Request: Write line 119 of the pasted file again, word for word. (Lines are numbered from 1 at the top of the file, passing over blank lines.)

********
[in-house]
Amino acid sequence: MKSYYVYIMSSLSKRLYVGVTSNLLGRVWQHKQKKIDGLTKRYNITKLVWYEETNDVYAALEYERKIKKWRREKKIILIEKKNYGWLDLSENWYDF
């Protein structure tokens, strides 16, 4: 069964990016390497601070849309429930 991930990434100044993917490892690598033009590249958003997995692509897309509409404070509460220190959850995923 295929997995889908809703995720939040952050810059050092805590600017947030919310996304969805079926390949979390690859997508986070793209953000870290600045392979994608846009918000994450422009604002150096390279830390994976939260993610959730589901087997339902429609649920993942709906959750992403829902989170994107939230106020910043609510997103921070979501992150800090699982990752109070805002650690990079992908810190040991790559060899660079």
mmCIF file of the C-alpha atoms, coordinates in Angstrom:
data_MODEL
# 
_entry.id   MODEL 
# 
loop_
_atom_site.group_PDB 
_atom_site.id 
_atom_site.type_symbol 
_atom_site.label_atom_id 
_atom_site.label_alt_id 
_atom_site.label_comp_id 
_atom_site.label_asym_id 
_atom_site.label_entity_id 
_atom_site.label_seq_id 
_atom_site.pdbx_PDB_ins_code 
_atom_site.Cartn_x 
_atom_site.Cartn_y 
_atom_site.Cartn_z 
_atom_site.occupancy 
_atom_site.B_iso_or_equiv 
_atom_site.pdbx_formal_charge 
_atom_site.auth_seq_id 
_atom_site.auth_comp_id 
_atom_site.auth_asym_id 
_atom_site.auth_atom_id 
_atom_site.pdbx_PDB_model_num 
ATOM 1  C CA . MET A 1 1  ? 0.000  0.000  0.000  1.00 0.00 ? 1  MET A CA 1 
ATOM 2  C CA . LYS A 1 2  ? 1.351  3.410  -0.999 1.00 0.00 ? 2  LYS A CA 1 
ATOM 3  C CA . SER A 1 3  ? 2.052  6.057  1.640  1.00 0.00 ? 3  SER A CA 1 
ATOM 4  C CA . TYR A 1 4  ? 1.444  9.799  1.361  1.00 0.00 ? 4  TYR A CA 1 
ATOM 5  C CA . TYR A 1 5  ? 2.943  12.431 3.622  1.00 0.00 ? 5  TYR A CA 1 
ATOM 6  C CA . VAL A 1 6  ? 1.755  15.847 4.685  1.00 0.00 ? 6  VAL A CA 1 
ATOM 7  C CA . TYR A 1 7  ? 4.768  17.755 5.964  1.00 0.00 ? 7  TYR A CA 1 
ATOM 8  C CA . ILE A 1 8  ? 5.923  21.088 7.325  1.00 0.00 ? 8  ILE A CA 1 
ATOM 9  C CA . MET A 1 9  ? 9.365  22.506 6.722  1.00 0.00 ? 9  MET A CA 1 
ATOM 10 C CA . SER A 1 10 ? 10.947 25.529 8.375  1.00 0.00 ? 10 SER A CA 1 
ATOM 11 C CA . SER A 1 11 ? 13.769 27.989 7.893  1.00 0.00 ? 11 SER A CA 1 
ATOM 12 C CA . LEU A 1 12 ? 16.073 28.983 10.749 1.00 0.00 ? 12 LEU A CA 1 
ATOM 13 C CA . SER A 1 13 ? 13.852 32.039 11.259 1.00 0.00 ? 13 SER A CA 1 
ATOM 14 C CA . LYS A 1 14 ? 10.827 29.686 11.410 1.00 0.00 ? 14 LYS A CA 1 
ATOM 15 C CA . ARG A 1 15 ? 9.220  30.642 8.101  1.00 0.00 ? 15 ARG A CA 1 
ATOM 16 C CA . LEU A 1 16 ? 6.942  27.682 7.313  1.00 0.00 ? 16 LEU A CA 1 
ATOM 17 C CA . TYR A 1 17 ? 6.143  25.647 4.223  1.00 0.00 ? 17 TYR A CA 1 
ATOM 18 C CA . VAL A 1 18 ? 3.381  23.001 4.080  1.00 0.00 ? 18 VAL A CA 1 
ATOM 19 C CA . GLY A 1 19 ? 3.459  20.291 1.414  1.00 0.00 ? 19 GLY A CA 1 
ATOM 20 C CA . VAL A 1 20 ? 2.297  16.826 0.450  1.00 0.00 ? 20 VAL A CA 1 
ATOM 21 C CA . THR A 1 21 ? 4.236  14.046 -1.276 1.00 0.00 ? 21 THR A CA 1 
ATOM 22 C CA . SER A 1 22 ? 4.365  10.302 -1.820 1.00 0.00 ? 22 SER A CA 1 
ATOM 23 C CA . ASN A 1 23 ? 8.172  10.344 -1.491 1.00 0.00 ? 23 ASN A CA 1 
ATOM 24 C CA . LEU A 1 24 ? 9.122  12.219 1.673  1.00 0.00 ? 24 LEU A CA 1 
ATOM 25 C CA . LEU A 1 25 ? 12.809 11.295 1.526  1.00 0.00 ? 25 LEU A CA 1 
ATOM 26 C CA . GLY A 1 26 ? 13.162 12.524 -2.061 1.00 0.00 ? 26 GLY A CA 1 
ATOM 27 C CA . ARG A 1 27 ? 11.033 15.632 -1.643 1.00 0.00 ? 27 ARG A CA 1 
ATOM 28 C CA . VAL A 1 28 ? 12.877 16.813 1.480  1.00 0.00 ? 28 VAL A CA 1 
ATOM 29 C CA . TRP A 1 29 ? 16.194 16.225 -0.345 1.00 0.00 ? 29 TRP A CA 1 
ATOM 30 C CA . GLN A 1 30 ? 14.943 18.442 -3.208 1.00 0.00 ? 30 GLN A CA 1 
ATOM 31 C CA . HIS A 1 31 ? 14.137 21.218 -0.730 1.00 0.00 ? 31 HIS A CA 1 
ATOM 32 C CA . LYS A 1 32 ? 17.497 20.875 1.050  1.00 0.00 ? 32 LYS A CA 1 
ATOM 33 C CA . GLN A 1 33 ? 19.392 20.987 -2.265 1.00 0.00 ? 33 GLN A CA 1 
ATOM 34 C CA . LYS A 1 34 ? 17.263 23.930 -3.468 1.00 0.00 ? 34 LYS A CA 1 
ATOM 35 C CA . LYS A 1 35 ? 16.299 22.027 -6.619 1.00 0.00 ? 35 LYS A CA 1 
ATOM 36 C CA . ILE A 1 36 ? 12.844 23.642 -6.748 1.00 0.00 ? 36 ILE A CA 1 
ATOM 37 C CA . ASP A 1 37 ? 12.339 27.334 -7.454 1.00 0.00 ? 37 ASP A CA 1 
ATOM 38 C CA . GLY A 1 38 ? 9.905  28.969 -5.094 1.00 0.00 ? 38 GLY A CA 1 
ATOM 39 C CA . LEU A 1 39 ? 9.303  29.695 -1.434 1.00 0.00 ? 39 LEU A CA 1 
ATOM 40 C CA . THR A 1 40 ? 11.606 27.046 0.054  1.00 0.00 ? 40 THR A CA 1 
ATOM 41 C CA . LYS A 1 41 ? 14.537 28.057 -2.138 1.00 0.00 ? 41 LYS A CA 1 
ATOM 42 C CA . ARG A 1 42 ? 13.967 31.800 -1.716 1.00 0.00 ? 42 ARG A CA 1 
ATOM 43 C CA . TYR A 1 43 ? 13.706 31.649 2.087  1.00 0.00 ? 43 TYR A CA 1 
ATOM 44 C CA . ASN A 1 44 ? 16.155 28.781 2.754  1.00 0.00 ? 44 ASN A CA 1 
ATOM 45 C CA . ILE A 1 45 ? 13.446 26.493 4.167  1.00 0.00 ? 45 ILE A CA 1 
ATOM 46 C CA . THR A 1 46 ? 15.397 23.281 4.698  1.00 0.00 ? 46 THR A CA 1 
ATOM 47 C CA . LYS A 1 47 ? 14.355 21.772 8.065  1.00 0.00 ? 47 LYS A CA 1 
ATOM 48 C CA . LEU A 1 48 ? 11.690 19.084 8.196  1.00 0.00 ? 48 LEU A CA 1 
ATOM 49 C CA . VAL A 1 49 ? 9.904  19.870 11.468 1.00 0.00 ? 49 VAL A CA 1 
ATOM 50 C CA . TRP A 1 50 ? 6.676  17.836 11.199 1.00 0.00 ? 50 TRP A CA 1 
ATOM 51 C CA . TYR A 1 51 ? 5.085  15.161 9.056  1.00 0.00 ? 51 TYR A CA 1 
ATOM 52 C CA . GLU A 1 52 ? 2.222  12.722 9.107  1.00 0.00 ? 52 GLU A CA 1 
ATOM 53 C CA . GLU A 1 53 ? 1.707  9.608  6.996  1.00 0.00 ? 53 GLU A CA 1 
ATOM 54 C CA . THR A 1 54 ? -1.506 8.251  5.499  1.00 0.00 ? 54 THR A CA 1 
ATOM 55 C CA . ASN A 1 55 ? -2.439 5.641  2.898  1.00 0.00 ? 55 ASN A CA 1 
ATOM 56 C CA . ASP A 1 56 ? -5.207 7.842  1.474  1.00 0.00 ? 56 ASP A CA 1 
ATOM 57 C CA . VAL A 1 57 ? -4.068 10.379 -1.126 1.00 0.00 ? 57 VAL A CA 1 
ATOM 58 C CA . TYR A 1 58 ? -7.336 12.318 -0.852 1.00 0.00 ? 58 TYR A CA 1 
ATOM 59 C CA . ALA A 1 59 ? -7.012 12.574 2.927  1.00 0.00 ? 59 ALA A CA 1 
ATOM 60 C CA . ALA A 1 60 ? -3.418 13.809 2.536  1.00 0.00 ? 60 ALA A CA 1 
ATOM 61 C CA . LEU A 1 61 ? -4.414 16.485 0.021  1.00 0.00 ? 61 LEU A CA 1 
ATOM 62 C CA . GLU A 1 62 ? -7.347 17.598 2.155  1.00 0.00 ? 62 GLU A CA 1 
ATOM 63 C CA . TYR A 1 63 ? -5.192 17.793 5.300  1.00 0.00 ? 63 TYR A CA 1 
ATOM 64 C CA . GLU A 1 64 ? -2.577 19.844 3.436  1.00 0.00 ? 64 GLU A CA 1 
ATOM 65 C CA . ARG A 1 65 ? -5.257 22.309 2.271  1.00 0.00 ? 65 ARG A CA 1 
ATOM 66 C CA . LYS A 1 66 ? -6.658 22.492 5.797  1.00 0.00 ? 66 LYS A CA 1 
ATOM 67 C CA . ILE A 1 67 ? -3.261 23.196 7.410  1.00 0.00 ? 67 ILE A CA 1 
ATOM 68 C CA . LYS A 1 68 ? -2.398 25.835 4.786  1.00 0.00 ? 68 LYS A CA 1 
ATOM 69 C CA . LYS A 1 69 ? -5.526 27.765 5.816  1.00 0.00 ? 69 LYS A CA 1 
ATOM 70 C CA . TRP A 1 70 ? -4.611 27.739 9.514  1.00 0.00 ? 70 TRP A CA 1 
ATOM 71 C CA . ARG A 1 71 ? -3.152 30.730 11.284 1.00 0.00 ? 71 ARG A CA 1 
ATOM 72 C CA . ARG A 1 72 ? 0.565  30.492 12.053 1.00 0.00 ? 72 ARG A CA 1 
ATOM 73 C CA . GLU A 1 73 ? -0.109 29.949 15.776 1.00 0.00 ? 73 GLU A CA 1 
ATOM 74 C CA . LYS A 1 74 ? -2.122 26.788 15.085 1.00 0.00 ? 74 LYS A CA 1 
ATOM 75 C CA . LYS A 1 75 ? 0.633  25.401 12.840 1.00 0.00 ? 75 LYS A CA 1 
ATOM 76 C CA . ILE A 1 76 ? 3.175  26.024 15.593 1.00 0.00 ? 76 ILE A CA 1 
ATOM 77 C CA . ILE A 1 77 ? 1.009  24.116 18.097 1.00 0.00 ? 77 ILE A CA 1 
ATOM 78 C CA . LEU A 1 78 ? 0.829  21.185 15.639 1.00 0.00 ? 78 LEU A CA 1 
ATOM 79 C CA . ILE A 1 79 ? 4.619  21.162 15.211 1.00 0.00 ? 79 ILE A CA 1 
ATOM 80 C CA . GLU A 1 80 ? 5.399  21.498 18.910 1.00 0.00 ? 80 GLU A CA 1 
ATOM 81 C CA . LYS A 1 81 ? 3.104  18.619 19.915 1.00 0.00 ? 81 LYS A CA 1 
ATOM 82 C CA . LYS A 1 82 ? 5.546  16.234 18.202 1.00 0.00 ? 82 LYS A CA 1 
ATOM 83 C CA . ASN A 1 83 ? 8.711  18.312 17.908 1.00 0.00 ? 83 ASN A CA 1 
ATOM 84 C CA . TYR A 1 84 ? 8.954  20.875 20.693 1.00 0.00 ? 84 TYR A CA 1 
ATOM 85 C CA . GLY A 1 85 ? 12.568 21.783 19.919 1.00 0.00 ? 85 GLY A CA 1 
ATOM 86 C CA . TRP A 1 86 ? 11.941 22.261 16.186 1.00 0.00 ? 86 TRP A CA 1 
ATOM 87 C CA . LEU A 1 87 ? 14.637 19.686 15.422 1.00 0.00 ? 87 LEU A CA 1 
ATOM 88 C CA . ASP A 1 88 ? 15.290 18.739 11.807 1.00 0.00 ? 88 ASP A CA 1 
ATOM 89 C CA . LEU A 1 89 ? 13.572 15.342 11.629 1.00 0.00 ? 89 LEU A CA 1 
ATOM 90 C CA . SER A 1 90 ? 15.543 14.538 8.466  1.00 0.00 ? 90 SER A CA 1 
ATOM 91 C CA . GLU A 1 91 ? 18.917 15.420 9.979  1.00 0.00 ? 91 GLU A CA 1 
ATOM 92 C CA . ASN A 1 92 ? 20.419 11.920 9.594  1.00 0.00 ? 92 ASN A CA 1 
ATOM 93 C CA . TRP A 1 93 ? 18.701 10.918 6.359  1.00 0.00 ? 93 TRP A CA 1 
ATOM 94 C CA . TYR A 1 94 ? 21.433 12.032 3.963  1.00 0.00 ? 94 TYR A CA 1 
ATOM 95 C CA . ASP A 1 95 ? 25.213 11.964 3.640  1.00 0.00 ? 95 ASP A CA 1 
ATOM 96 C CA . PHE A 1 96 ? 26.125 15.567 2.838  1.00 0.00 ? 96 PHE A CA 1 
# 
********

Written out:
ATOM 89 C CA . LEU A 1 89 ? 13.572 15.342 11.629 1.00 0.00 ? 89 LEU A CA 1 